In seeking reversal, the estate has argued that Raso’s use of force would still be unreasonable even if a jury found that she fired while she was in front of Abraham’s car and in danger. According to the estate, if Raso jumped in front of the car to block Abraham’s escape, she would have violated police department policy and, through that breach of policy, would have unreasonably created the need for deadly force. Because we find other grounds for reversal, we do not reach this issue. We note that a number of courts have refused to find officers liable based on their lapses in following police department procedures, even though those lapses may have contributed to the use of force. See, e.g., Drewitt v. Pratt, 999 F.2d 774, 779-80 (4th Cir. 1993); Fraire v. City of Arlington, 957 F.2d 1268, 1275-76 (5th Cir. 1992). By contrast, where an officer’s conduct amounted to more than a minor departure from internal department policy, and in particular where the officer engaged in intentional misconduct, courts have found that the officer’s acts creating the need for force are important in evaluating the reasonableness of the officer’s eventual use of force. See, e.g., Gilmere v. City of Atlanta, 774 F.2d 1495, 1501-02 (11th Cir. 1985) (en banc). Similarly, in Estate of Starks v. Enyart, 5 F.3d 230, 234 (7th Cir. 1993), the court concluded that if an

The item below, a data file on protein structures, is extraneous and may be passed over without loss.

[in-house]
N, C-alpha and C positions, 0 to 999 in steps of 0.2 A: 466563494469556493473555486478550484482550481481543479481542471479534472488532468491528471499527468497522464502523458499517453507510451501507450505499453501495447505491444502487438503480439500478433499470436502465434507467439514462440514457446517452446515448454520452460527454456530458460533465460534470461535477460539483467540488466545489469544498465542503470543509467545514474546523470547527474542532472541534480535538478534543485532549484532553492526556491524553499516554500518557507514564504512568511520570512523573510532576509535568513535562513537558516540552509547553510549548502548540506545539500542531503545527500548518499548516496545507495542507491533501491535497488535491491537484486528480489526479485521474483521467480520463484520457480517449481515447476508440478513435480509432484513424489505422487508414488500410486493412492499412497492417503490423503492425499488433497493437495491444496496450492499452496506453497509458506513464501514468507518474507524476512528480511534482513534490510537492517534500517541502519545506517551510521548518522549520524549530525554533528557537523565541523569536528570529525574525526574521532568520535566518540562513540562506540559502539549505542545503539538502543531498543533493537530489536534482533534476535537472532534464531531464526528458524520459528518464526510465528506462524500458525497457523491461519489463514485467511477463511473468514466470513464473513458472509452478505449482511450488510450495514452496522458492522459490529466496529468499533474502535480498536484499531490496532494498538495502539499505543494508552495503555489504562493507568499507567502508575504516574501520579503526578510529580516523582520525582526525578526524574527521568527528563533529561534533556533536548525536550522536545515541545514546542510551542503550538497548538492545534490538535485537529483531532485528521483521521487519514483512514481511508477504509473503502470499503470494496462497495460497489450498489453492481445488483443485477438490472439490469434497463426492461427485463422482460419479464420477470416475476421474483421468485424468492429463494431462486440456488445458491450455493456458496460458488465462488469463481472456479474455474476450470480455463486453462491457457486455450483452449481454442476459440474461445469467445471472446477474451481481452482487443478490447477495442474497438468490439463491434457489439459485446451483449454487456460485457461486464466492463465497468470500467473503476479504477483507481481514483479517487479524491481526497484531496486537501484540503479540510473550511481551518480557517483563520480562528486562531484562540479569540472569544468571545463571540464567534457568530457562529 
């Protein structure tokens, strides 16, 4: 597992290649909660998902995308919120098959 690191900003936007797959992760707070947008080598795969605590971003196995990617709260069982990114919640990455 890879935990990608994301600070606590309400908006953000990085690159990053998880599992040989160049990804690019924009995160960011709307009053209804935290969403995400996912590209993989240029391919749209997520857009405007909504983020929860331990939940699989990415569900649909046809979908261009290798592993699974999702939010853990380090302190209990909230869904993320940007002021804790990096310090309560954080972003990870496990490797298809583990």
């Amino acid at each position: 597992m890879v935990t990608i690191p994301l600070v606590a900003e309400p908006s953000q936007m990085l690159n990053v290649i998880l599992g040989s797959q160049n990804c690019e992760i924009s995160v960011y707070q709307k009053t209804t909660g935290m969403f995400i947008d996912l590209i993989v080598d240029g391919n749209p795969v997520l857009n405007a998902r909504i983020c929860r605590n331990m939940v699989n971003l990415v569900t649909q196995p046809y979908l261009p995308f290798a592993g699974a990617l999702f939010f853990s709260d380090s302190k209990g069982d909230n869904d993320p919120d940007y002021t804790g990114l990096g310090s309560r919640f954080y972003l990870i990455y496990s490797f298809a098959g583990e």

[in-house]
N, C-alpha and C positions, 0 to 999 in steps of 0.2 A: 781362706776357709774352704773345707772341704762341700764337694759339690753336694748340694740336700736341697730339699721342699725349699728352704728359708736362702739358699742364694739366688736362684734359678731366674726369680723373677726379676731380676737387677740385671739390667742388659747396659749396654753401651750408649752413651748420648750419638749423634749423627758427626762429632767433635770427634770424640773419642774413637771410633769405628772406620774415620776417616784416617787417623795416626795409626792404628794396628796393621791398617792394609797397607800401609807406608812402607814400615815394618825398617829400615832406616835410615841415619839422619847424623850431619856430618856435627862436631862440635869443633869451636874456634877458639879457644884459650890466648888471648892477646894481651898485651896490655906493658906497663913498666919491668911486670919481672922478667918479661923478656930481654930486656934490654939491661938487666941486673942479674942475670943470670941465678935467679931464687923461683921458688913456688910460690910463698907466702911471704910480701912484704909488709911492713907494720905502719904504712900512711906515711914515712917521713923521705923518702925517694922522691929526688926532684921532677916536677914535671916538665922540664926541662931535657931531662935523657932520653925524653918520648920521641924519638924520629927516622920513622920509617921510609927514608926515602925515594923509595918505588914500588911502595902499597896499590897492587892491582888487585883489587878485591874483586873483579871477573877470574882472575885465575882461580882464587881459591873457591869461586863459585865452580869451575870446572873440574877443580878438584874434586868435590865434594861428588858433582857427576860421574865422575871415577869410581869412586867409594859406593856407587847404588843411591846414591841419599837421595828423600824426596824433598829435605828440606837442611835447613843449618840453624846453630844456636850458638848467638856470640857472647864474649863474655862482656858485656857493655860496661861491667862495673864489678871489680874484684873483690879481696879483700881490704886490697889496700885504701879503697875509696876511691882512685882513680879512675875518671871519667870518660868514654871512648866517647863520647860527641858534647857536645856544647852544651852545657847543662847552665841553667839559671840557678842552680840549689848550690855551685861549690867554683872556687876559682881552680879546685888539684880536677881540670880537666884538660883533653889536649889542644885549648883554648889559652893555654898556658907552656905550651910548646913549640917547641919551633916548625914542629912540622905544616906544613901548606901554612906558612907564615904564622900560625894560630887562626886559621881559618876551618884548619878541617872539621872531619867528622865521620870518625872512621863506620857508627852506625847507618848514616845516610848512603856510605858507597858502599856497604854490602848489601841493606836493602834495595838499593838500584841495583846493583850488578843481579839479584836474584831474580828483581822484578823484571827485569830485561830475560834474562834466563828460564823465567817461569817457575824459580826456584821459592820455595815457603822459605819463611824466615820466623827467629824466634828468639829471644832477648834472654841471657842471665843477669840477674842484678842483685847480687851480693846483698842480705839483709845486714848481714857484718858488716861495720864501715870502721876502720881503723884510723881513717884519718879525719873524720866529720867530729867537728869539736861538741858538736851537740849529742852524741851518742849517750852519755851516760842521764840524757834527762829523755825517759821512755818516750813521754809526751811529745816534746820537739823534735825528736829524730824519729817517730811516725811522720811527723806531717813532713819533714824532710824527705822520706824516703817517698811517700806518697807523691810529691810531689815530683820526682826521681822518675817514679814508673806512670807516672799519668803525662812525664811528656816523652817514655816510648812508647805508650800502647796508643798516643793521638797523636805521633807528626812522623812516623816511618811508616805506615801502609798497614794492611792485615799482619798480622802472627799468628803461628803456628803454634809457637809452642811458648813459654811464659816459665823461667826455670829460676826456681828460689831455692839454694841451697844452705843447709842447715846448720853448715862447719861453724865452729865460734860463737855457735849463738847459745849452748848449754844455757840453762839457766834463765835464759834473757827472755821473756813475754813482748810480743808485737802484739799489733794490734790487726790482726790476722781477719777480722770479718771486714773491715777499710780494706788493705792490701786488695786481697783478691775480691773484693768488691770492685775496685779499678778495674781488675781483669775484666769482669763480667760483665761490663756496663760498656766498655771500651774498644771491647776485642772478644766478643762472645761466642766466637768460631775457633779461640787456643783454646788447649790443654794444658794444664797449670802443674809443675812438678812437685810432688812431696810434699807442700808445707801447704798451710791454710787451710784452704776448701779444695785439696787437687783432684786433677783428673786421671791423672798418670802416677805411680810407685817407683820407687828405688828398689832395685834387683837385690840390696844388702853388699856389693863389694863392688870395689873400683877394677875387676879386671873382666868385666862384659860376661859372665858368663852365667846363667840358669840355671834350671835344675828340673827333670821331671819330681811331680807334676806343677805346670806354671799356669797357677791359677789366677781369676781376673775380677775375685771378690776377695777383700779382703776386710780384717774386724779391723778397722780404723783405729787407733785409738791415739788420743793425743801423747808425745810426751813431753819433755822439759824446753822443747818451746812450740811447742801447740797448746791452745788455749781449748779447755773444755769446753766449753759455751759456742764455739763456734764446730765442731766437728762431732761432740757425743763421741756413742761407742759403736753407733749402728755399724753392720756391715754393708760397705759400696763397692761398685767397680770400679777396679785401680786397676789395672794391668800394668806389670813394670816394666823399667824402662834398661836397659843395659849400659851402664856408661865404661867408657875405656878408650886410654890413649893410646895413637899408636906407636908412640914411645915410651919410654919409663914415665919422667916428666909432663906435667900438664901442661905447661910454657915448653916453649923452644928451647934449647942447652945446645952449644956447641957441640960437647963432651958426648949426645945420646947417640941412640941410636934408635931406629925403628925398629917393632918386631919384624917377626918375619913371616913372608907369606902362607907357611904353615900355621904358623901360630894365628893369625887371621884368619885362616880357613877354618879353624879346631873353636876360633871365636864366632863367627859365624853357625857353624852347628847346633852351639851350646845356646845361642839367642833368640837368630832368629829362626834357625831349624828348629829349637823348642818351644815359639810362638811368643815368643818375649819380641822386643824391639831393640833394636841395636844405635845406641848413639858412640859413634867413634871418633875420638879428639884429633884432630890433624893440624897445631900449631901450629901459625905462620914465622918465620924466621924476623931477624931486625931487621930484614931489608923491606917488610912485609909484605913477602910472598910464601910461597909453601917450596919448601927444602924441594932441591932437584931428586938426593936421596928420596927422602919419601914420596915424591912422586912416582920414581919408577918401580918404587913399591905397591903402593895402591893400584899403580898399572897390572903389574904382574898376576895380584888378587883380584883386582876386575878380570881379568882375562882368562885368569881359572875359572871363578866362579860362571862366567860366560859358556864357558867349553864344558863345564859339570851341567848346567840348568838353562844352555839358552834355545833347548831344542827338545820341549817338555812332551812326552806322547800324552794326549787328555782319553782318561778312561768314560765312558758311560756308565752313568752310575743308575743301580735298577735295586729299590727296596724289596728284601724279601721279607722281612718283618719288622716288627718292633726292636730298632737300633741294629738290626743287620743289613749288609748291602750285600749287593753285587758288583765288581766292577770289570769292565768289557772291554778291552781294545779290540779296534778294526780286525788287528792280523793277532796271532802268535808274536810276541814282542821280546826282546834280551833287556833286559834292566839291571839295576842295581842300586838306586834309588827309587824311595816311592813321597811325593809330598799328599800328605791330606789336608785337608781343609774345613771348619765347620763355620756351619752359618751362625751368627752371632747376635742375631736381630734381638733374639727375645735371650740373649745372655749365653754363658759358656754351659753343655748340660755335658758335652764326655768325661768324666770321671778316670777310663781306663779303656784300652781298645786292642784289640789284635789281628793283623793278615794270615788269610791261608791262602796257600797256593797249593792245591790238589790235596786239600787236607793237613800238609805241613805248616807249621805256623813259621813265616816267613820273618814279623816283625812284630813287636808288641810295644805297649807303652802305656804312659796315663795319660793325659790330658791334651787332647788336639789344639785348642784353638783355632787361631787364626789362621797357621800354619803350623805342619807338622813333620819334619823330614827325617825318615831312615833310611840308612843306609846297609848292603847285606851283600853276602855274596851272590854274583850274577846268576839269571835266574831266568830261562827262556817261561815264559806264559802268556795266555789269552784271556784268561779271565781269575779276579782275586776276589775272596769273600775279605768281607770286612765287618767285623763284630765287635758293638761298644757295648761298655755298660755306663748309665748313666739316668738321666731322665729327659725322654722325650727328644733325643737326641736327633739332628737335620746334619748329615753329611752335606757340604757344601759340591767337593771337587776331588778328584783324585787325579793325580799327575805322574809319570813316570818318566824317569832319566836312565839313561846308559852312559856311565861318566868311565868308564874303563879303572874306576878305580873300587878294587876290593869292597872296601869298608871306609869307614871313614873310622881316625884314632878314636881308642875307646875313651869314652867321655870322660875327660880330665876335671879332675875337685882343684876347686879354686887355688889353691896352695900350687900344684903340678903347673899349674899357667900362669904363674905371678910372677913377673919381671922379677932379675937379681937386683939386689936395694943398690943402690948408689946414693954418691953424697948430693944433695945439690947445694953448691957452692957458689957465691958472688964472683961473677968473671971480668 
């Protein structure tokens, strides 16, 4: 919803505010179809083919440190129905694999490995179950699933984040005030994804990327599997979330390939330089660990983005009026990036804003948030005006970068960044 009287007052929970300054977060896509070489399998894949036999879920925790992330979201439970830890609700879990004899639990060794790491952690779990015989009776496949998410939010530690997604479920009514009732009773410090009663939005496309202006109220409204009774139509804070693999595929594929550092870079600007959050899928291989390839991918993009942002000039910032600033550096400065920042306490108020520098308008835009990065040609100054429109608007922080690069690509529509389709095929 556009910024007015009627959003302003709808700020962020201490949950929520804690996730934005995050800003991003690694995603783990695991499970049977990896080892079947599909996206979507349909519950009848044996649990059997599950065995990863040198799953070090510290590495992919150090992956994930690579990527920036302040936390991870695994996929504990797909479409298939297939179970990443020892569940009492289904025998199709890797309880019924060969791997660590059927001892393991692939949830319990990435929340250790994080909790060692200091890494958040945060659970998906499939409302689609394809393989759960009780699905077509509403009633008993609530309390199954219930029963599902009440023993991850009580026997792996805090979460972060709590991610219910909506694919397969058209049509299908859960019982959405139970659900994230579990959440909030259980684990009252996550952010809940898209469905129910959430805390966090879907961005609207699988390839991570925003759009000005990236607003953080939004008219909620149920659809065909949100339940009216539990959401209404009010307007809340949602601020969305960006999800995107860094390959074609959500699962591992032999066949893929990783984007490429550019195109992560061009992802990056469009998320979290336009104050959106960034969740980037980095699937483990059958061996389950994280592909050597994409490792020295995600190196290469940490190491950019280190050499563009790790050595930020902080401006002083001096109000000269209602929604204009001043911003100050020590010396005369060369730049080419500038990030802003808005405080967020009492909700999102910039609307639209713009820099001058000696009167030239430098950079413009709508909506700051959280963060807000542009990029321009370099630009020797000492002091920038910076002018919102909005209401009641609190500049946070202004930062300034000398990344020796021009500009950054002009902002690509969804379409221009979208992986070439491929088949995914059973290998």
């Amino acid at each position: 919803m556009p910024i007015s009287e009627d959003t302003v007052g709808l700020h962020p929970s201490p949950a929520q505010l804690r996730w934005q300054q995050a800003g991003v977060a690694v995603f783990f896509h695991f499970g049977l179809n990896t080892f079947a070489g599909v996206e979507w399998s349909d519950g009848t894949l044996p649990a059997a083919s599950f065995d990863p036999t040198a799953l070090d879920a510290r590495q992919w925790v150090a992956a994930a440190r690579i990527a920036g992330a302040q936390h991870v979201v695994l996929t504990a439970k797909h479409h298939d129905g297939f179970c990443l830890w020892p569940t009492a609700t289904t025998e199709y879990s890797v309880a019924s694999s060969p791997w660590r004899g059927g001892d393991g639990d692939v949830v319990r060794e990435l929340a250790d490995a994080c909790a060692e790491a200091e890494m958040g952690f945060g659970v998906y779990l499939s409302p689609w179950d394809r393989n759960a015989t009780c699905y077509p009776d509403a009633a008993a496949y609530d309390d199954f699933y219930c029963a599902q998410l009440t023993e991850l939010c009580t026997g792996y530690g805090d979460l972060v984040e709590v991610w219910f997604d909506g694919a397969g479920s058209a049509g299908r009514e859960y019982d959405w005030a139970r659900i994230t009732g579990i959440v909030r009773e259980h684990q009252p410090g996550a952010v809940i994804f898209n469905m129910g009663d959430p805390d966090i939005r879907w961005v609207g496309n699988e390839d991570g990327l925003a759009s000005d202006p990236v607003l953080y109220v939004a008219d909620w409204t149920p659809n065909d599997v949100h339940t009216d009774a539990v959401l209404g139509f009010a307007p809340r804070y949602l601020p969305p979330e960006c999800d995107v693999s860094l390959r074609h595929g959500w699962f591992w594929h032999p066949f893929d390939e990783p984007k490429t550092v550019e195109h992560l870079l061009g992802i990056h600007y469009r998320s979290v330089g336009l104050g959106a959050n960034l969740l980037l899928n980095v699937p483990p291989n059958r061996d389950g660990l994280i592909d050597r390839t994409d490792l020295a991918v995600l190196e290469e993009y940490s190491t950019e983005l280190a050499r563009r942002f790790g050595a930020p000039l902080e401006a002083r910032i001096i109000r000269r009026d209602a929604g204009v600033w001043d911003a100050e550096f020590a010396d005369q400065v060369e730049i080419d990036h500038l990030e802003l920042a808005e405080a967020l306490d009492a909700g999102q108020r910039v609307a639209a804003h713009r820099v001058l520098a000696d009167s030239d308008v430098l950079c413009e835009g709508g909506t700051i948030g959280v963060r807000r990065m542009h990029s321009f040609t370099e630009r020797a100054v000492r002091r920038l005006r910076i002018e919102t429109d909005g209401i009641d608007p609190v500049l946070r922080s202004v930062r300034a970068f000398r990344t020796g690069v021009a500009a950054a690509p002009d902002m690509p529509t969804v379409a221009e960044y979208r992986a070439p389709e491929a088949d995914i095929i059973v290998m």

officer jumped in front of the decedent’s car after the car began accelerating, the officer “would have unreasonably created the encounter that ostensibly permitted the use of deadly force.” We will leave for another day how these cases should be reconciled.